At the hub lies Tibet which is represented in this exhibition above all by several beautifully ornamented tinder pouches and coin purses. They remind us that the belt often played and still plays an important function as a carrier. The further distant an area is from the Islamic region, the more frequently do figural representations appear. In India and Southeast Asia, these are mythological, Hindu, or Buddhist motifs, while in China, the addition of artistically fashioned botanical and zoological motifs are notable.

A special characteristic is exhibited by the belts and closures from Japan in their material as well as in their ornamental technique. Here, the formal side is decorated with several closures made of Satsuma porcelain.-2016-2016
Unknown. Buckle: Untitled, 1920-1940, Buchara, Usbekistan. Silver, niello, enamel. Photo by: Alexander Zickendraht. Part of: Deutsches Goldschmiedehaus Hanau. Unknown
Buckle: Untitled, 1920-1940, Buchara, Usbekistan
Silver, niello, enamel
Photo by: Alexander Zickendraht
Part of: Deutsches Goldschmiedehaus Hanau
© By the author. Read Klimt02.net Copyright.
Unknown. Buckle: Apsaras, threepart, 1920-1940, Burma. Silver.. Photo by: Alexander Zickendraht. Part of: Deutsches Goldschmiedehaus Hanau. Unknown
Buckle: Apsaras, threepart, 1920-1940, Burma
Silver.
Photo by: Alexander Zickendraht
Part of: Deutsches Goldschmiedehaus Hanau
© By the author. Read Klimt02.net Copyright.
Unknown. Buckle: Untitled, around 1940, China. Jade. Photo by: Alexander Zickendraht. Part of: Deutsches Goldschmiedehaus Hanau. Unknown
Buckle: Untitled, around 1940, China
Jade
Photo by: Alexander Zickendraht
Part of: Deutsches Goldschmiedehaus Hanau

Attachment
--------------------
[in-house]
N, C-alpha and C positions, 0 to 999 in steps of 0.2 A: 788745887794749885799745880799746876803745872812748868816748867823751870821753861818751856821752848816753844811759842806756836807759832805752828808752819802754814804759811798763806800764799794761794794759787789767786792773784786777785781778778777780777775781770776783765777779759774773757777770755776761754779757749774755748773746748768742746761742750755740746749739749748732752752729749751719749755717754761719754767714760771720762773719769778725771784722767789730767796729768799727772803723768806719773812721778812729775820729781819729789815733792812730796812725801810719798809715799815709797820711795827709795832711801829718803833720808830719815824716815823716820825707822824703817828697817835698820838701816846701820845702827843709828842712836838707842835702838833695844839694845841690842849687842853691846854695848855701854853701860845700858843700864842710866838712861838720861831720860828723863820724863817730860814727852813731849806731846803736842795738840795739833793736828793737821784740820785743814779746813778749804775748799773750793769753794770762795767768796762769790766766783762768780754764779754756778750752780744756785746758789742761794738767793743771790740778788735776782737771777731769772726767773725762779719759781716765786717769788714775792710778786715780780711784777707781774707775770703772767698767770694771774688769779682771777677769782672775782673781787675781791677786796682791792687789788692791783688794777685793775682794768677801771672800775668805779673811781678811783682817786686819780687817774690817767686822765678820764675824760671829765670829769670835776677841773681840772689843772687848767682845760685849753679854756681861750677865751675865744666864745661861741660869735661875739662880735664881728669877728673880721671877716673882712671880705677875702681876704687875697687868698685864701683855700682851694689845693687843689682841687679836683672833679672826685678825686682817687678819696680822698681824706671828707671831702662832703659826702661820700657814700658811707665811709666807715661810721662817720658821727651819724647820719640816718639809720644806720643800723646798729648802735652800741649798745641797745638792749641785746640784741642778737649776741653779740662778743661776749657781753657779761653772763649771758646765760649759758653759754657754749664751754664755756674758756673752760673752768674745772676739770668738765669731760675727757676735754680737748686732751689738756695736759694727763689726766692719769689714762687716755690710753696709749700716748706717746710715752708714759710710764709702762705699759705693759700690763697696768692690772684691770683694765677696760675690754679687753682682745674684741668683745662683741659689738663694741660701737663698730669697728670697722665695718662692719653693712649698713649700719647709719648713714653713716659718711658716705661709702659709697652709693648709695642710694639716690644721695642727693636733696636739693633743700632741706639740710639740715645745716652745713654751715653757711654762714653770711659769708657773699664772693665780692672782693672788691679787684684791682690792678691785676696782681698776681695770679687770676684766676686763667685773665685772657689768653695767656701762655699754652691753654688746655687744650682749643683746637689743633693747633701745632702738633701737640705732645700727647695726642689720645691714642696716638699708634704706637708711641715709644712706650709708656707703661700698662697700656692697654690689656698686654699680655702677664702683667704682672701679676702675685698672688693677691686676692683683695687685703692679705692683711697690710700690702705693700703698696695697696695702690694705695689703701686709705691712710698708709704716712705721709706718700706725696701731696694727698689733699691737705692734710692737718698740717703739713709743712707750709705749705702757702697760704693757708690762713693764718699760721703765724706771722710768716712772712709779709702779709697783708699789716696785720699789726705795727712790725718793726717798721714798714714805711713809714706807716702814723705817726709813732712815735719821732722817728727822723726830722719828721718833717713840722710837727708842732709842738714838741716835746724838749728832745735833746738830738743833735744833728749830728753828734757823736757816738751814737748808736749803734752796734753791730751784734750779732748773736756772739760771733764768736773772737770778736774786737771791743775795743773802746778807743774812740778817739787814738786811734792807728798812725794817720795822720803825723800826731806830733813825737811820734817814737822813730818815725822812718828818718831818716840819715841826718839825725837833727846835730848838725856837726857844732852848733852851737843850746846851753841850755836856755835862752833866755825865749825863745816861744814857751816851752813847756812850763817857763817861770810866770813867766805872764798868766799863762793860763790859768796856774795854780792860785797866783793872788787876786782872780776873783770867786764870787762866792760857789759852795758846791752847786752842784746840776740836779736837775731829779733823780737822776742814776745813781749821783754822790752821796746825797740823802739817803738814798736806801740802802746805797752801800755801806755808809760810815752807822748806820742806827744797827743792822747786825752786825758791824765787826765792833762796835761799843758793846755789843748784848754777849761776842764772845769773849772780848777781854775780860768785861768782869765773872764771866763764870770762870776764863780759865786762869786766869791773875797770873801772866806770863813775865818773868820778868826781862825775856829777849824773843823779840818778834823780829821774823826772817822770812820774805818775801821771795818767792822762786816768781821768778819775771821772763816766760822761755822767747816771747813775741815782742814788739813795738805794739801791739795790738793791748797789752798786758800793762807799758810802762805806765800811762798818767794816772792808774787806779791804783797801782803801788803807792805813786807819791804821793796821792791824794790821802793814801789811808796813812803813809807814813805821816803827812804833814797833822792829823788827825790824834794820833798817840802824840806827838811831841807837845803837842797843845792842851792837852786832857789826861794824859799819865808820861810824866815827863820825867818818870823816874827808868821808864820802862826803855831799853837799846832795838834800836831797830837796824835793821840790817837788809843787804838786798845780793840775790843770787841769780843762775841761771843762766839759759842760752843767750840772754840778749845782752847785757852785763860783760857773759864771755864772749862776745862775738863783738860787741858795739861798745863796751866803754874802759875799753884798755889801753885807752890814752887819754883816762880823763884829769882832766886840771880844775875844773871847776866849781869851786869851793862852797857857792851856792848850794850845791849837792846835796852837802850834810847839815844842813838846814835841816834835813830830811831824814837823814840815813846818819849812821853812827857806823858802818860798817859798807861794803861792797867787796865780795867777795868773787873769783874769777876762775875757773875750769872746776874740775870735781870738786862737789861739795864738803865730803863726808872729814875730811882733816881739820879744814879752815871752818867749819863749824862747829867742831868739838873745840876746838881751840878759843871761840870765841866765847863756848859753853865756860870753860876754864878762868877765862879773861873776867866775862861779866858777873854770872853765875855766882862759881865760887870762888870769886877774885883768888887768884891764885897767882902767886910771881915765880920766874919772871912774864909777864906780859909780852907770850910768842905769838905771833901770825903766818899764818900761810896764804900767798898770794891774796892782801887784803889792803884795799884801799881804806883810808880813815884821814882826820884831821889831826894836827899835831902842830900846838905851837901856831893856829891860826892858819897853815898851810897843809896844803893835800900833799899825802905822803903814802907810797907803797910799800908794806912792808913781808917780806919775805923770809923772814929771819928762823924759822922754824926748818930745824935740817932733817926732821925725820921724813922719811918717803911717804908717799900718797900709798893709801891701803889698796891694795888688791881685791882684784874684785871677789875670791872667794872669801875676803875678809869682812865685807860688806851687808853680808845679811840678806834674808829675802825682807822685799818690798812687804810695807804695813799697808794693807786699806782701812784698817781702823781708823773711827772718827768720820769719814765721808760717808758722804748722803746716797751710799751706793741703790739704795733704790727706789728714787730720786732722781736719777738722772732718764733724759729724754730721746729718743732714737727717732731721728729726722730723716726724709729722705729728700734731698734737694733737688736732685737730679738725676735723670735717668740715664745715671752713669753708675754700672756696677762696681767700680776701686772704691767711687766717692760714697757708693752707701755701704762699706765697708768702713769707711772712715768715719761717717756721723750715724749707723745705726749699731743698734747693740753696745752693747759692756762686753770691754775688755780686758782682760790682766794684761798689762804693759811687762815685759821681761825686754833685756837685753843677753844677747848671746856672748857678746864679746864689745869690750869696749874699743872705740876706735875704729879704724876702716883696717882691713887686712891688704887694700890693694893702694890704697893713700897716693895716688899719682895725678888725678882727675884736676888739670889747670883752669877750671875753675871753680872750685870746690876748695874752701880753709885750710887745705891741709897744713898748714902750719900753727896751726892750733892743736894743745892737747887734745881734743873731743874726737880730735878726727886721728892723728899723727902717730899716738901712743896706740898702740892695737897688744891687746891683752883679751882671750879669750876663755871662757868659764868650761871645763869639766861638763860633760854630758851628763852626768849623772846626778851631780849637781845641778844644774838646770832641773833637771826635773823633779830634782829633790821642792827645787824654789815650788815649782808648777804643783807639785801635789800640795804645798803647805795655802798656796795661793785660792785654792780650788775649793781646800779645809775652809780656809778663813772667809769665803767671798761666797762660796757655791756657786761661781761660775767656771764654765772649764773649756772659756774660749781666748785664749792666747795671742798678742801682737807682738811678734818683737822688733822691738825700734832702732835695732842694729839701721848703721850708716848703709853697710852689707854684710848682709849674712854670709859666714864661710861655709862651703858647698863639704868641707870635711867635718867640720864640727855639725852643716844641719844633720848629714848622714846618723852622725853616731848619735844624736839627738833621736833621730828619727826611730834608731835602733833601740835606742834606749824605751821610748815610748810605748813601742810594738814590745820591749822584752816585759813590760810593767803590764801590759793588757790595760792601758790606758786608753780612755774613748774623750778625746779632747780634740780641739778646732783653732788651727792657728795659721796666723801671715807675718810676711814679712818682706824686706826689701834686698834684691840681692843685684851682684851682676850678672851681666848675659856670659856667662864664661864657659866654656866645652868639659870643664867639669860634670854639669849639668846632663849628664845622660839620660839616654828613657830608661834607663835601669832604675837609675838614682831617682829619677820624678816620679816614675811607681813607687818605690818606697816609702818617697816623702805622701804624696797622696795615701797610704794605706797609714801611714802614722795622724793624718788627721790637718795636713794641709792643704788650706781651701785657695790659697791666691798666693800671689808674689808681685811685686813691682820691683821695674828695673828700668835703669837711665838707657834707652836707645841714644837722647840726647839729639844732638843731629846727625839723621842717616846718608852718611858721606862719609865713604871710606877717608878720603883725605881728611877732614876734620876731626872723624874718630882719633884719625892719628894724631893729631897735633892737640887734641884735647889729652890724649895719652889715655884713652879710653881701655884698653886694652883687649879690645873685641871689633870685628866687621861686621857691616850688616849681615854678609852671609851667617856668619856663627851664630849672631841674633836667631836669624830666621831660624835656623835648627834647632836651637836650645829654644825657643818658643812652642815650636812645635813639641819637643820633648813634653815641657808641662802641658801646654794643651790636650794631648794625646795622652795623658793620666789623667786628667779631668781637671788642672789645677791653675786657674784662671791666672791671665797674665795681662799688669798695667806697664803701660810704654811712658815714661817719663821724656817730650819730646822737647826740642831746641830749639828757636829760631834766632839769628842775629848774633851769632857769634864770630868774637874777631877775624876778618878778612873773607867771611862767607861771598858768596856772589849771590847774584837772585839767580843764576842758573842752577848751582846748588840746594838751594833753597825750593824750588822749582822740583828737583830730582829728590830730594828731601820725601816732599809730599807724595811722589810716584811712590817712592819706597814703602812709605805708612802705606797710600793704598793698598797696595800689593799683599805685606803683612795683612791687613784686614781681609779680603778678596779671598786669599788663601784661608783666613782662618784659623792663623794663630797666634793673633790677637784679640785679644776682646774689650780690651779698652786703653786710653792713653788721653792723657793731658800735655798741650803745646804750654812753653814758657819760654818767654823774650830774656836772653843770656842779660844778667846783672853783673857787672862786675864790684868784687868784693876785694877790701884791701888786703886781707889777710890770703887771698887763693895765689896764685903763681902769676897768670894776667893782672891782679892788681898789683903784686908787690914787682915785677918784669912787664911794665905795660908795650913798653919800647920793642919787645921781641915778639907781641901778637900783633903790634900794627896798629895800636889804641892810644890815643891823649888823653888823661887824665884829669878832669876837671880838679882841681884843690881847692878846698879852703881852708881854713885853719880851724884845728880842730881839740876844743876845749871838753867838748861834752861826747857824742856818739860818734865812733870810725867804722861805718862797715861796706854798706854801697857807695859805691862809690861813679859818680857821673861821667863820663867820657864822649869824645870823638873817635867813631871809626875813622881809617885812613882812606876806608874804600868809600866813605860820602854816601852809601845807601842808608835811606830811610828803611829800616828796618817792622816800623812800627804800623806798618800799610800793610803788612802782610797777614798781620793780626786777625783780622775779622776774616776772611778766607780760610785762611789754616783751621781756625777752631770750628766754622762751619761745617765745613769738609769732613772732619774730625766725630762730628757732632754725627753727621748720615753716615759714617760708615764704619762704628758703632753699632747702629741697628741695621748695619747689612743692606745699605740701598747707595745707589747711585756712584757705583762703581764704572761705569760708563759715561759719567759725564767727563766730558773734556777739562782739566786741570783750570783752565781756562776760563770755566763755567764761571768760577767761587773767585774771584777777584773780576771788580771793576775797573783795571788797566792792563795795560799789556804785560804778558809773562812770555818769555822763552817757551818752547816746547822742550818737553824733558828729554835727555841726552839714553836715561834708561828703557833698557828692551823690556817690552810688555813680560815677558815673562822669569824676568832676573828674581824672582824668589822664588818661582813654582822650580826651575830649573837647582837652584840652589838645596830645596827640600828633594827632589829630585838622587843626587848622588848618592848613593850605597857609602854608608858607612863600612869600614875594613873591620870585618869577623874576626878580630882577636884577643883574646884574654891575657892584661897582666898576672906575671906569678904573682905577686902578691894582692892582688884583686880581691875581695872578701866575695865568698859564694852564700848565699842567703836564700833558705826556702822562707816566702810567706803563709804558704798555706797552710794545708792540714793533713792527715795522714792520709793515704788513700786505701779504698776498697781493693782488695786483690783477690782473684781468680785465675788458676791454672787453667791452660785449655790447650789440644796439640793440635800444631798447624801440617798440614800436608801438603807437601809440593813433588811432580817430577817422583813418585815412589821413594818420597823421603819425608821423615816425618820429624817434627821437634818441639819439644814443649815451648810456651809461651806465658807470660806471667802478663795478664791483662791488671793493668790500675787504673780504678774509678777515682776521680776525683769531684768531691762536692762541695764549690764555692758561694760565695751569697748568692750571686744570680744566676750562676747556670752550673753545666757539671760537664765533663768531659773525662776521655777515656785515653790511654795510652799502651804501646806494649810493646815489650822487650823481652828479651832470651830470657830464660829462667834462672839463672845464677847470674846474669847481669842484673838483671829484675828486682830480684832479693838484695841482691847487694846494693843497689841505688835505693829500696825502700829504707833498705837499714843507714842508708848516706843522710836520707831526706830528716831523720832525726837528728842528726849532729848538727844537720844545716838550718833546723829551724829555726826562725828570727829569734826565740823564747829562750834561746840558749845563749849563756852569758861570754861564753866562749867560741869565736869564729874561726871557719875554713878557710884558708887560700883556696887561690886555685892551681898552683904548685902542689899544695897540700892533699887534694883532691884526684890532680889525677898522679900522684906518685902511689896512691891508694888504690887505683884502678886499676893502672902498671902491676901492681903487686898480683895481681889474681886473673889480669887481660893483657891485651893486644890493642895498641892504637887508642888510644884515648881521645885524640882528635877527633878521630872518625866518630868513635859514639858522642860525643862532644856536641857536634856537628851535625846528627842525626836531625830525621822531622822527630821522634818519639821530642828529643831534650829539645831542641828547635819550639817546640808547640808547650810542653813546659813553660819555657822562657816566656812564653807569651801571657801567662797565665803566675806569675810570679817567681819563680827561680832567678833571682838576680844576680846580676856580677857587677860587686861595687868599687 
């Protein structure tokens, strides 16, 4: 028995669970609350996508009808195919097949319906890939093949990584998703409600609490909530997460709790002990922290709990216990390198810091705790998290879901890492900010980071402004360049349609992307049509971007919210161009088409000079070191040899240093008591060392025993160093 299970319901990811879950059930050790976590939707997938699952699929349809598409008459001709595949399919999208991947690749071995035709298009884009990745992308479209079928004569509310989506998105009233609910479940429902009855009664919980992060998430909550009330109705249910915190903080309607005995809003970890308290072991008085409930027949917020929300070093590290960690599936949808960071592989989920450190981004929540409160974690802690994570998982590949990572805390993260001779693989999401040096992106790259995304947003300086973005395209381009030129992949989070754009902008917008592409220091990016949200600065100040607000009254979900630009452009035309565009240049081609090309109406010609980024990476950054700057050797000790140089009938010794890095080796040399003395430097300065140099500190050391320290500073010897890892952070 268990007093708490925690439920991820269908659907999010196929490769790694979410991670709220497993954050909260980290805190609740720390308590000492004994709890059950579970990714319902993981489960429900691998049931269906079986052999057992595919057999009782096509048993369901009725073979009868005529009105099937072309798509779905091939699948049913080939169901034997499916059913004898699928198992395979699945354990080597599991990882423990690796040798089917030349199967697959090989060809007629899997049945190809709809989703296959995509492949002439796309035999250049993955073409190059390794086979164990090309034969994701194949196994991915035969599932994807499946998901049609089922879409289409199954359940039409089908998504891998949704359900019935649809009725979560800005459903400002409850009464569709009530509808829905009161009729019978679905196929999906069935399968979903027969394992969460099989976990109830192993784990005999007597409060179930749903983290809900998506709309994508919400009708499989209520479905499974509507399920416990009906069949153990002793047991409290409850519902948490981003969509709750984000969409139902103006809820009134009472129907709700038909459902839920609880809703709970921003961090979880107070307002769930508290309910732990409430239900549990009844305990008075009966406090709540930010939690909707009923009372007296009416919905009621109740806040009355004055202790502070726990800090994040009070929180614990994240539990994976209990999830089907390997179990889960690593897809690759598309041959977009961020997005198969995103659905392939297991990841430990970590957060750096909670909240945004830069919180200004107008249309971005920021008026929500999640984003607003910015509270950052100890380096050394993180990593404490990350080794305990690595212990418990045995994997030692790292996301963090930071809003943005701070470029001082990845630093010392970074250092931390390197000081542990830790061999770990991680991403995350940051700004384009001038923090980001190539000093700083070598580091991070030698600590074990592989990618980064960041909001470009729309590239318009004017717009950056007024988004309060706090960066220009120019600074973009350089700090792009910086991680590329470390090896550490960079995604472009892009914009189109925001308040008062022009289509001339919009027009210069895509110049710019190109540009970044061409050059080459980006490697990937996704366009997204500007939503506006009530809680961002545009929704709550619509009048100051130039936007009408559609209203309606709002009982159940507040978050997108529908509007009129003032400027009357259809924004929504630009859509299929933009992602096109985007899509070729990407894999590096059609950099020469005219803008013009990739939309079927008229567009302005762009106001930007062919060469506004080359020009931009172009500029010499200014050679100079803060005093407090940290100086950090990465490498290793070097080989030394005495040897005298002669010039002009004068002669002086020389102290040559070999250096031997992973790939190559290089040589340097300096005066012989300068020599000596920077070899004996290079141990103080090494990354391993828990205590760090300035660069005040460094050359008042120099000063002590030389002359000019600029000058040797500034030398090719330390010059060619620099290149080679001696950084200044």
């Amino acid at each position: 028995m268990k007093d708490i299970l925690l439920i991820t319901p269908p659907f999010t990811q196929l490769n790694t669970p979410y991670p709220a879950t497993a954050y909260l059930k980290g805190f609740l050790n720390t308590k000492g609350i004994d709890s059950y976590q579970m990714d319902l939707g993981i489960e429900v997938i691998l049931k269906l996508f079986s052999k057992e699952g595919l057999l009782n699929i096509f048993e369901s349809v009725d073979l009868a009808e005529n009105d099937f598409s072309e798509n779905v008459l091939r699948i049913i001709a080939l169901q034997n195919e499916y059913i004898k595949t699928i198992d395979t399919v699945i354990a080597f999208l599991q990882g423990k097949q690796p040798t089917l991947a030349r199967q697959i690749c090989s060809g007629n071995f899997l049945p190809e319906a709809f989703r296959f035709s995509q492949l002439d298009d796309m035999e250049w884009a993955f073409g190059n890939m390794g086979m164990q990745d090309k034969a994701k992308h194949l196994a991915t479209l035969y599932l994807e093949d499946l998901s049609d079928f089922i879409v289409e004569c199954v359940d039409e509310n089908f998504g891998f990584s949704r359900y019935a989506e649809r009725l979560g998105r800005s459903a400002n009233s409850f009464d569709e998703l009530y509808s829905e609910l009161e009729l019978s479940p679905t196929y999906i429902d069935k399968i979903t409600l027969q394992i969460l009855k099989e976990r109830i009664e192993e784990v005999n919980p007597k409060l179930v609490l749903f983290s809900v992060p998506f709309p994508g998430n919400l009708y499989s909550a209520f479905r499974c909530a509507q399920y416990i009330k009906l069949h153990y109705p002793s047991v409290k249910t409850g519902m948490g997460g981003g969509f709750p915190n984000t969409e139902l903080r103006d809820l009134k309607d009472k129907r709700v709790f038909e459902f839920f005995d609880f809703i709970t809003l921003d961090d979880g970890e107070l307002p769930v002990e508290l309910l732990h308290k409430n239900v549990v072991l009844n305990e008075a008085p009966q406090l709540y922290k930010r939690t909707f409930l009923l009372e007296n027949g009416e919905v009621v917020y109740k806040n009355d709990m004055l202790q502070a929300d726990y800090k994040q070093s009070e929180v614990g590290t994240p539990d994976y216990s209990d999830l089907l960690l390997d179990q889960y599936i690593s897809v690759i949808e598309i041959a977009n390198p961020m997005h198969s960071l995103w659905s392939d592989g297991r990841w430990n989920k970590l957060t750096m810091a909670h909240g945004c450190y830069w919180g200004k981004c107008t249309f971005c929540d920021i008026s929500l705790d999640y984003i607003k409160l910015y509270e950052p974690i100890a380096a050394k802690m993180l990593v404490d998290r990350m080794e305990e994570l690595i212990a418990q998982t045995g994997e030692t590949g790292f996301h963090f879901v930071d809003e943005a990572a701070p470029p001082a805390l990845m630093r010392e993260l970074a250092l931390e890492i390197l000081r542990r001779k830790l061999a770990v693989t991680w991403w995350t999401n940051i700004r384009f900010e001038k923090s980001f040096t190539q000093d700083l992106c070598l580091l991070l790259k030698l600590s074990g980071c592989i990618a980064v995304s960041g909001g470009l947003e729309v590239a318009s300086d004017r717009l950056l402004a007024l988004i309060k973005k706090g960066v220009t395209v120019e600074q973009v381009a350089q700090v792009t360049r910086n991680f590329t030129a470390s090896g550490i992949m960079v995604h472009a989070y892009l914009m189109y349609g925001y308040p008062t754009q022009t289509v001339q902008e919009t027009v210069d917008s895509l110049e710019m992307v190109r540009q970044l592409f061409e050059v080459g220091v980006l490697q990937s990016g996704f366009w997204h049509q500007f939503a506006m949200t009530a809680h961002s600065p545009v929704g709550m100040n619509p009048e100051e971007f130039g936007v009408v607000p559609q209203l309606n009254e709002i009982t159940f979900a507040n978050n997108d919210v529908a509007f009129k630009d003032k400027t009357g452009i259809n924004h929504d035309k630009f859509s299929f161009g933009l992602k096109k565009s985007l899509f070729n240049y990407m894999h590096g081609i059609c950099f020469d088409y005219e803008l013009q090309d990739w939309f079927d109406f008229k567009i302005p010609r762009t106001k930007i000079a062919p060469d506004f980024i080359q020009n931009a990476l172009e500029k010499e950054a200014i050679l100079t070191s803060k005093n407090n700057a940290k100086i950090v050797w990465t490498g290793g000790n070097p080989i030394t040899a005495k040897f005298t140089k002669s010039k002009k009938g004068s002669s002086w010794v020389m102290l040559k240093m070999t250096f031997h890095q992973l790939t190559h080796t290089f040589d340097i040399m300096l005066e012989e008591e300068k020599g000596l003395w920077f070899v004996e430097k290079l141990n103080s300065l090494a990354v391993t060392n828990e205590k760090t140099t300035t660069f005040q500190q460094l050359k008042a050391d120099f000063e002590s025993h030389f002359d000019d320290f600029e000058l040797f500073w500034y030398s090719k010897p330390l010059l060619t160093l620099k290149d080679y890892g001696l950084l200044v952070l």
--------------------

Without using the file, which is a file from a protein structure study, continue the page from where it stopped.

© By the author. Read Klimt02.net Copyright.
Unknown. Buckle: Unknown, Iran. Silver, filigree. Photo by: Alexander Zickendraht. Part of: Deutsches Goldschmiedehaus Hanau. Unknown
Buckle: Unknown, Iran
Silver, filigree
Photo by: Alexander Zickendraht
Part of: Deutsches Goldschmiedehaus Hanau
© By the author. Read Klimt02.net Copyright.
Unknown. Buckle: Untitled, early 1900s, Fuji, Japan. Brass inlay.. Photo by: Alexander Zickendraht. Part of: Deutsches Goldschmiedehaus Hanau. Unknown
Buckle: Untitled, early 1900s, Fuji, Japan
Brass inlay.
Photo by: Alexander Zickendraht
Part of: Deutsches Goldschmiedehaus Hanau
© By the author. Read Klimt02.net Copyright.
Unknown. Belt: Untitled, 1904, Karbadin, Kaukasus. Goldplated silver, niello.. Photo by: Alexander Zickendraht. Part of: Deutsches Goldschmiedehaus Hanau. Unknown
Belt: Untitled, 1904, Karbadin, Kaukasus
Goldplated silver, niello.
Photo by: Alexander Zickendraht
Part of: Deutsches Goldschmiedehaus Hanau
© By the author. Read Klimt02.net Copyright.
Unknown. Clasp: Untitled, early 1900s, Ladakh?. Coin silver.. Photo by: Alexander Zickendraht. Part of: Deutsches Goldschmiedehaus Hanau. Unknown
Clasp: Untitled, early 1900s, Ladakh?
Coin silver.
Photo by: Alexander Zickendraht
Part of: Deutsches Goldschmiedehaus Hanau
© By the author. Read Klimt02.net Copyright.
Unknown. Belt: Embroidered Fabric Belt With Metal Clasp, Morocco, urban Jewish. Fabric, silverthread, metal, enamel. Photo by: Alexander Zickendraht. Part of: Deutsches Goldschmiedehaus Hanau. Unknown
Belt: Embroidered Fabric Belt With Metal Clasp, Morocco, urban Jewish
Fabric, silverthread, metal, enamel
Photo by: Alexander Zickendraht
Part of: Deutsches Goldschmiedehaus Hanau
© By the author. Read Klimt02.net Copyright.
Unknown. Buckle: Untitled, Marocco, Berber, Fekroun. Silver, filigree. Photo by: Alexander Zickendraht. Part of: Deutsches Goldschmiedehaus Hanau. Unknown
Buckle: Untitled, Marocco, Berber, Fekroun
Silver, filigree
Photo by: Alexander Zickendraht
Part of: Deutsches Goldschmiedehaus Hanau
© By the author. Read Klimt02.net Copyright.
Unknown. Buckle: Untitled, around 1900, Ottoman Empire or Kurdish. Silver, filigree. Photo by: Alexander Zickendraht. Unknown
Buckle: Untitled, around 1900, Ottoman Empire or Kurdish
Silver, filigree
Photo by: Alexander Zickendraht
© By the author. Read Klimt02.net Copyright.